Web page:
The really tiny text on the Workday application pages lacks in the readability department and it is extremely difficult to fill out the form on a mobile device. Also, Workday will scrape your uploaded resume and pre-fill some of the text boxes, but beware, they are often incorrectly filled. The fields must be reviewed carefully as dates often get switched. The institution names for education are paired with the wrong dates of graduation. If the College or University cannot be found in the drop down, you cannot add one. And there is no place to list certification organizations such as Thinkful or General Assembly as part of the applicant-user’s education history. What’s more, the resume scraping function takes what it recognizes as roles and responsibilities for a past position and stuffs them into a multi-line text box that is quite small.

Carefully scroll through these Role Description text boxes and read the super tiny text. In the example GIF, you can see that the scraper has concatenated two job descriptions. I wonder how many applications I’ve filled out where that has happened?

Image 10: Workday’s text box experience

At the end of the Workday experience, the applicant-user is asked to validate this statement, “ I agree that all information submitted is accurate to the best of my knowledge.” Sure, except I didn’t notice that the scraper incorrectly filled out my college graduation date as 2021. Also, if the applicant-user finds something that needs to be changed in an uploaded resume, corrects it and uploads again, the scraper wipes out all the adjustments made to the text fields. That is simply maddening from a user standpoint. A better user experience would be to ask, after a resume upload, if the user wants the text fields to be overwritten.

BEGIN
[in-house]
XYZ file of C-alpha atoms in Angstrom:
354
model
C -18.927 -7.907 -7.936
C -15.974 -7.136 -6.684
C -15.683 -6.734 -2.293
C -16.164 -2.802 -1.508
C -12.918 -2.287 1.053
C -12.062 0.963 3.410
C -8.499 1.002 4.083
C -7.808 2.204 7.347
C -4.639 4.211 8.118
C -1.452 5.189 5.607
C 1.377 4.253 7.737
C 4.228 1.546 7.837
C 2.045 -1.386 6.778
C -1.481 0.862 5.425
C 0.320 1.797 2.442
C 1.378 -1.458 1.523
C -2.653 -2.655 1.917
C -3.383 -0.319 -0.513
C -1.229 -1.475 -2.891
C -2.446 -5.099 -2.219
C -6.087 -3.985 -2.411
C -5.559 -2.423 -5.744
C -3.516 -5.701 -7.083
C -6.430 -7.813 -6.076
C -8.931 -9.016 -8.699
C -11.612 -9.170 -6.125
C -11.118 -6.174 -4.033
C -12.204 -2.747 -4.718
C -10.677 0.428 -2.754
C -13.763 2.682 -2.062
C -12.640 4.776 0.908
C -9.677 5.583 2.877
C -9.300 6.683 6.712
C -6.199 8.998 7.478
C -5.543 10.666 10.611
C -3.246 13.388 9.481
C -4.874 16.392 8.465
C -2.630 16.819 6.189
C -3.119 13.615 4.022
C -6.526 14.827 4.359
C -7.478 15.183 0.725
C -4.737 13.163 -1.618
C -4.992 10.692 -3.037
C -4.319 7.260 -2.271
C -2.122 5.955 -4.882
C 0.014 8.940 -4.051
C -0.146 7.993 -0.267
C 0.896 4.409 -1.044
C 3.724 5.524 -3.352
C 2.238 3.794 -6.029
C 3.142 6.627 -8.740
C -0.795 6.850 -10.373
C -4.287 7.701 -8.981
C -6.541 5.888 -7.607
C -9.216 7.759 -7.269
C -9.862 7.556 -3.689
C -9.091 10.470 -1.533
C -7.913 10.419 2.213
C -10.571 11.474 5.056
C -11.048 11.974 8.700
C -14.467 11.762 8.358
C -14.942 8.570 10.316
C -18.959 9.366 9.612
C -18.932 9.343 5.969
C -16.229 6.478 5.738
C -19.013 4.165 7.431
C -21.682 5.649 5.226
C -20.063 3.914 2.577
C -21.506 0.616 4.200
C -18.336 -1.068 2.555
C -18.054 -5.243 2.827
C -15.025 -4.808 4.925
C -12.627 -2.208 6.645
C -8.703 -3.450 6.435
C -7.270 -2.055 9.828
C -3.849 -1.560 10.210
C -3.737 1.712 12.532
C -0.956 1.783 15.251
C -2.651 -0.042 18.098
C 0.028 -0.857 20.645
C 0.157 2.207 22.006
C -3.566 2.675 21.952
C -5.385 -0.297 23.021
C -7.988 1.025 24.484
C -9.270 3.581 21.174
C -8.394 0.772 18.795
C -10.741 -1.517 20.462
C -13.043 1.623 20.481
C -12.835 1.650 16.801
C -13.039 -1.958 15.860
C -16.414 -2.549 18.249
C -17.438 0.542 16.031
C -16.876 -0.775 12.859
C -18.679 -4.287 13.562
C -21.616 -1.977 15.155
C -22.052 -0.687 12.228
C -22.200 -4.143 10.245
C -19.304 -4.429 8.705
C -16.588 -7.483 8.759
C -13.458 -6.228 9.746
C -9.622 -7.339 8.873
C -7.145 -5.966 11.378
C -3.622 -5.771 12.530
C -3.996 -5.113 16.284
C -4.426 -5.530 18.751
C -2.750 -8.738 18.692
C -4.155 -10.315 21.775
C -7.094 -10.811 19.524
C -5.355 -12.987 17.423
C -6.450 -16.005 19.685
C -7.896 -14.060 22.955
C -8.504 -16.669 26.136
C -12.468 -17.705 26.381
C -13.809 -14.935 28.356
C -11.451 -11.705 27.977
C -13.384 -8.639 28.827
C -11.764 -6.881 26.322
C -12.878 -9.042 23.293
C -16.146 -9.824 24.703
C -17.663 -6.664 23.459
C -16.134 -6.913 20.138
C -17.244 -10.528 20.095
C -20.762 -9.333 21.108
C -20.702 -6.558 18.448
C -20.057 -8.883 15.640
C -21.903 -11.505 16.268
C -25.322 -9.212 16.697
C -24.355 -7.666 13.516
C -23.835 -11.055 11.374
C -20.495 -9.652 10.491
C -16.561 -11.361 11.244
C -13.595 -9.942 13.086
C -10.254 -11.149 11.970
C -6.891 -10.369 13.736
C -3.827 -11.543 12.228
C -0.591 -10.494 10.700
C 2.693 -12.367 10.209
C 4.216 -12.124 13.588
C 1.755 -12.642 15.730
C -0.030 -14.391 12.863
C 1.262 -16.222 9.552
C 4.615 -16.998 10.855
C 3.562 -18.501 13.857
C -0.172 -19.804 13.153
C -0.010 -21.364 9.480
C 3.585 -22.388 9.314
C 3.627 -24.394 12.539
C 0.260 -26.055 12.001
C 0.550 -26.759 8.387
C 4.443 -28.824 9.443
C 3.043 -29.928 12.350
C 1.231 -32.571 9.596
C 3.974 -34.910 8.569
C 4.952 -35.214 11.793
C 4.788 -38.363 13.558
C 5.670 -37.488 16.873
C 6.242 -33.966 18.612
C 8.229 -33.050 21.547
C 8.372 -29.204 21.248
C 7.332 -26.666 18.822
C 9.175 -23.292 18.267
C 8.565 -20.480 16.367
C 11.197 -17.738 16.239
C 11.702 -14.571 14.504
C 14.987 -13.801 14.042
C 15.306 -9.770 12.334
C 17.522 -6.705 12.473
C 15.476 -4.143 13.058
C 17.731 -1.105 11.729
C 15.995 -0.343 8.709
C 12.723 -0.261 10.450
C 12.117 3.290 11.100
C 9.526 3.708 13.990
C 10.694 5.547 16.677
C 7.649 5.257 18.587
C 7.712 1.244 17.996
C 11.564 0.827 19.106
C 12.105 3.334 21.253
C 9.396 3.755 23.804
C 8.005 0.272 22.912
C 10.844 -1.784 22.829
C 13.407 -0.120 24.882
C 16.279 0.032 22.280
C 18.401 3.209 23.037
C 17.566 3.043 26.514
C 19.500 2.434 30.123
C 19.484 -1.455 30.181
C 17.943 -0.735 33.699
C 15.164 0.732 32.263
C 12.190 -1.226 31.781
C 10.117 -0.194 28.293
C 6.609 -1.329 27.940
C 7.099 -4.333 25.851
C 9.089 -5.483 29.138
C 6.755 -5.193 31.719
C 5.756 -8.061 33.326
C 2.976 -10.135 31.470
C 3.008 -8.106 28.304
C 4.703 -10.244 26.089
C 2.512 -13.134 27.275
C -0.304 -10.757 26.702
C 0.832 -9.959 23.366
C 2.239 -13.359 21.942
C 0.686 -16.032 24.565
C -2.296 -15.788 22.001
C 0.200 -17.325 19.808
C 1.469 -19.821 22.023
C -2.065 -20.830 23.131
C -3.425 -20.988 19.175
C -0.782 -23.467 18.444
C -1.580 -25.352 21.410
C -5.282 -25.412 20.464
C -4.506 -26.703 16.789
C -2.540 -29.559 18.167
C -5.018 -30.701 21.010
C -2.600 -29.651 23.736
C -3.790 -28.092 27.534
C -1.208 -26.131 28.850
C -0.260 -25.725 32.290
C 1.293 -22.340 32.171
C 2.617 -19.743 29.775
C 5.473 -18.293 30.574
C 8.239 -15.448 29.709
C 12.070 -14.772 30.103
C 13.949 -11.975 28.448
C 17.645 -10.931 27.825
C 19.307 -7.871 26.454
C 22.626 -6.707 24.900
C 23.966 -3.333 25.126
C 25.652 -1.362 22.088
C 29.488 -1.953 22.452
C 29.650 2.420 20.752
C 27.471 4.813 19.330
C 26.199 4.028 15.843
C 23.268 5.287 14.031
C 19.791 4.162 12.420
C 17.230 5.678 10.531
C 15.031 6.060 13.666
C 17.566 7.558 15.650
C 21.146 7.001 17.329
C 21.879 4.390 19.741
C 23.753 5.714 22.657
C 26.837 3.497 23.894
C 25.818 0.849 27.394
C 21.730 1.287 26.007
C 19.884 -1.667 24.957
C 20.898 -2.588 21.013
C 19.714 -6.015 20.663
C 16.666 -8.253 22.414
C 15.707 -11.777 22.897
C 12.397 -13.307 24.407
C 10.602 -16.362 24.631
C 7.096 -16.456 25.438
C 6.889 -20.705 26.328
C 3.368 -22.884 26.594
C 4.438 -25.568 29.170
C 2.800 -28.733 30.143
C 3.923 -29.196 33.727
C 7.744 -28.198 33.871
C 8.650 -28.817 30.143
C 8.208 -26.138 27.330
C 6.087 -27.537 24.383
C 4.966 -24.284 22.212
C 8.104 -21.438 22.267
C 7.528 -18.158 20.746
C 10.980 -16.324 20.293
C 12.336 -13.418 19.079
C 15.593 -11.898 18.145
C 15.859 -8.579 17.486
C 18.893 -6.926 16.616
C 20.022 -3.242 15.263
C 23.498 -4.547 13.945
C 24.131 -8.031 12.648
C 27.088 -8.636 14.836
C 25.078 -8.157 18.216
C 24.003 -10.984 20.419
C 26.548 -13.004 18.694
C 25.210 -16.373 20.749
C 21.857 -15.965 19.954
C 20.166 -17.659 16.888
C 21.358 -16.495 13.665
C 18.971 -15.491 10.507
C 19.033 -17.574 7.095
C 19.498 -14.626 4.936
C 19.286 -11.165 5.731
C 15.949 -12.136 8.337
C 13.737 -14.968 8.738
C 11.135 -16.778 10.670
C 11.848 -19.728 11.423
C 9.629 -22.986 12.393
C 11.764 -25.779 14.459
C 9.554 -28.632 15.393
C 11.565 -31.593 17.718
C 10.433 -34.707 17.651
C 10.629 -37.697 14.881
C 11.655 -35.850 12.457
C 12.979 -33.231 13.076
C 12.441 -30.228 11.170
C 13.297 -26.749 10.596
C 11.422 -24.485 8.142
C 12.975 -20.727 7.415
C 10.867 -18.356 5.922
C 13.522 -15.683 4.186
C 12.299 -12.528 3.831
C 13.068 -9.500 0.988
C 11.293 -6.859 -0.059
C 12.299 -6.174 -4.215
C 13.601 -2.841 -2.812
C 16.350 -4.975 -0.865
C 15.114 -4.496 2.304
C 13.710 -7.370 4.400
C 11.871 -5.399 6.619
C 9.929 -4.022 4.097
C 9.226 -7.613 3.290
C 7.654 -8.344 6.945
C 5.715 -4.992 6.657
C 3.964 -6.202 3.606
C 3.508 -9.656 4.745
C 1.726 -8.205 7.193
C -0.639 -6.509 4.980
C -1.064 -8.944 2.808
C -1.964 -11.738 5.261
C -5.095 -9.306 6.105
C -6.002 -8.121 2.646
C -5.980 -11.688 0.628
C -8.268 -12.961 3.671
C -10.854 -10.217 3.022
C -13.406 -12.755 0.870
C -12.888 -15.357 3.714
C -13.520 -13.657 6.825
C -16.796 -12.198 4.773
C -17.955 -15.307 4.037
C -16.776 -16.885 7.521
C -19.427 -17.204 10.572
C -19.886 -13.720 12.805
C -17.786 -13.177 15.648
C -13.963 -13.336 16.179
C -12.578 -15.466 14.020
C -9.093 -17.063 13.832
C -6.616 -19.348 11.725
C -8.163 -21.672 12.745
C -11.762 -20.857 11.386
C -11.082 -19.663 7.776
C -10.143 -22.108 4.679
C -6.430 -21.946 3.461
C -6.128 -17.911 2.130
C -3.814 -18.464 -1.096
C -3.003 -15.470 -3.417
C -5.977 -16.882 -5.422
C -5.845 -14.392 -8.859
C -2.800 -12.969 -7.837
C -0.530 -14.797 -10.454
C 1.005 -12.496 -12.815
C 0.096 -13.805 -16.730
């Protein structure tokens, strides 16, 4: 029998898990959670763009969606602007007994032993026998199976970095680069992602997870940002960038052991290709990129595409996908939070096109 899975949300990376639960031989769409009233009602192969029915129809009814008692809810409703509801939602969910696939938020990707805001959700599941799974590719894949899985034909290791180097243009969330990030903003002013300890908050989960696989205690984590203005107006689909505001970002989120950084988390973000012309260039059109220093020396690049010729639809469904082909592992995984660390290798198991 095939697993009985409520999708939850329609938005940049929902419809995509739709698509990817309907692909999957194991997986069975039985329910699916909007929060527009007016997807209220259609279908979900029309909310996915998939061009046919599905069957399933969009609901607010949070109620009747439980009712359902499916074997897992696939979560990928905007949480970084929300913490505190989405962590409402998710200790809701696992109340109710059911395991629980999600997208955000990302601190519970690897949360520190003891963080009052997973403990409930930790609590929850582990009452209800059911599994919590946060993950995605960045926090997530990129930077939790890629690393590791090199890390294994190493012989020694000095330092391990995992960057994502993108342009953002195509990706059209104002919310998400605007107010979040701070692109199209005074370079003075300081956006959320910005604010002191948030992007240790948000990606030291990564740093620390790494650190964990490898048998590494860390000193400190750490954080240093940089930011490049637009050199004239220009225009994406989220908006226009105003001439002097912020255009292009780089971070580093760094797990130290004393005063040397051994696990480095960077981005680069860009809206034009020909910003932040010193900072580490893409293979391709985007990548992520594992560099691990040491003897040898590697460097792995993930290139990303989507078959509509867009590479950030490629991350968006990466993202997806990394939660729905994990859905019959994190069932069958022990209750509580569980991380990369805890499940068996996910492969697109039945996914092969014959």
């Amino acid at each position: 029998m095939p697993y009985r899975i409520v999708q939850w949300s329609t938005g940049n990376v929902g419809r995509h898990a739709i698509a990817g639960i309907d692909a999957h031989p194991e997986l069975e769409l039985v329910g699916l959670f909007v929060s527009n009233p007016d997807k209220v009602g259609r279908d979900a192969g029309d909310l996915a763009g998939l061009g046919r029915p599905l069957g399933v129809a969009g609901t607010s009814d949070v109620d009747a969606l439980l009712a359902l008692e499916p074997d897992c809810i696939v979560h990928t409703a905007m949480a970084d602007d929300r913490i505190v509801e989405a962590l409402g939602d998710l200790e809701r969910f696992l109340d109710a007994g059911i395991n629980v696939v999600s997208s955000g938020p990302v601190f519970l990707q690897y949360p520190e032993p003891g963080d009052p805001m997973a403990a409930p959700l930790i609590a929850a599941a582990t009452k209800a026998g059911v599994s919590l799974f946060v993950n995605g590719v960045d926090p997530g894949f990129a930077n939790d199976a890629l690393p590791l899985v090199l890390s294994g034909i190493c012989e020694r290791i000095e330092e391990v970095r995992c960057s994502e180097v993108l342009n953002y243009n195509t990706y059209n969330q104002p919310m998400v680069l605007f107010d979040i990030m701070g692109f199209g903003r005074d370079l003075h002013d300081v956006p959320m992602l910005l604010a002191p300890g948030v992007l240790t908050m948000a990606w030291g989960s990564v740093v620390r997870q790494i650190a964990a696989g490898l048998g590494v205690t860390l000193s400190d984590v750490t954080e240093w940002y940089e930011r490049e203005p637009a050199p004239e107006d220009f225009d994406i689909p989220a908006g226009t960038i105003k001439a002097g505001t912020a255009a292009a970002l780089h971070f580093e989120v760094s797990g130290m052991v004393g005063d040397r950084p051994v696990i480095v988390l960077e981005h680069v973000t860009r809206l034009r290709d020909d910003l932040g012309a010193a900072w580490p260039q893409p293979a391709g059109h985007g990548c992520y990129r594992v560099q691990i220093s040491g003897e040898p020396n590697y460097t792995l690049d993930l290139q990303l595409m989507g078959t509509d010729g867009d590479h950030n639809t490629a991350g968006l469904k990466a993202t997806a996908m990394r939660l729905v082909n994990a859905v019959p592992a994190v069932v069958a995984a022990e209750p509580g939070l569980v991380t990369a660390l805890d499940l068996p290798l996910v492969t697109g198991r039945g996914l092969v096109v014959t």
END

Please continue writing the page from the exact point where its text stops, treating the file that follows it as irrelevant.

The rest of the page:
Here’s another example, where the applicant-user has uploaded all of their additional documents, but decides they want to replace their resume. Not only do the fields get refilled and all the manual edits disappear, the other attachments disappear as well.

Image 10b: Where did all my other docs go???

Another example of a difficult applicant-user experience happens with tabbed forms. Having the applicant information across various tabs is one way to manage a super-long scroll of information. But having the error flag persistently visible above each tab is crazy-making. The applicant-user cannot find which tab is missing the required information. This one is from a job search site called Angellist.

Image 11a: Which tab has the problem?

The missing information was actually found in the third tab, under Preferences, but the exception was visible while on the Resume/CV tab as well as the Profile tab.

Wait there’s more!

Taleo, Paylocity and Greenhouse are other large applicant management systems that also have user experiences that are lacking.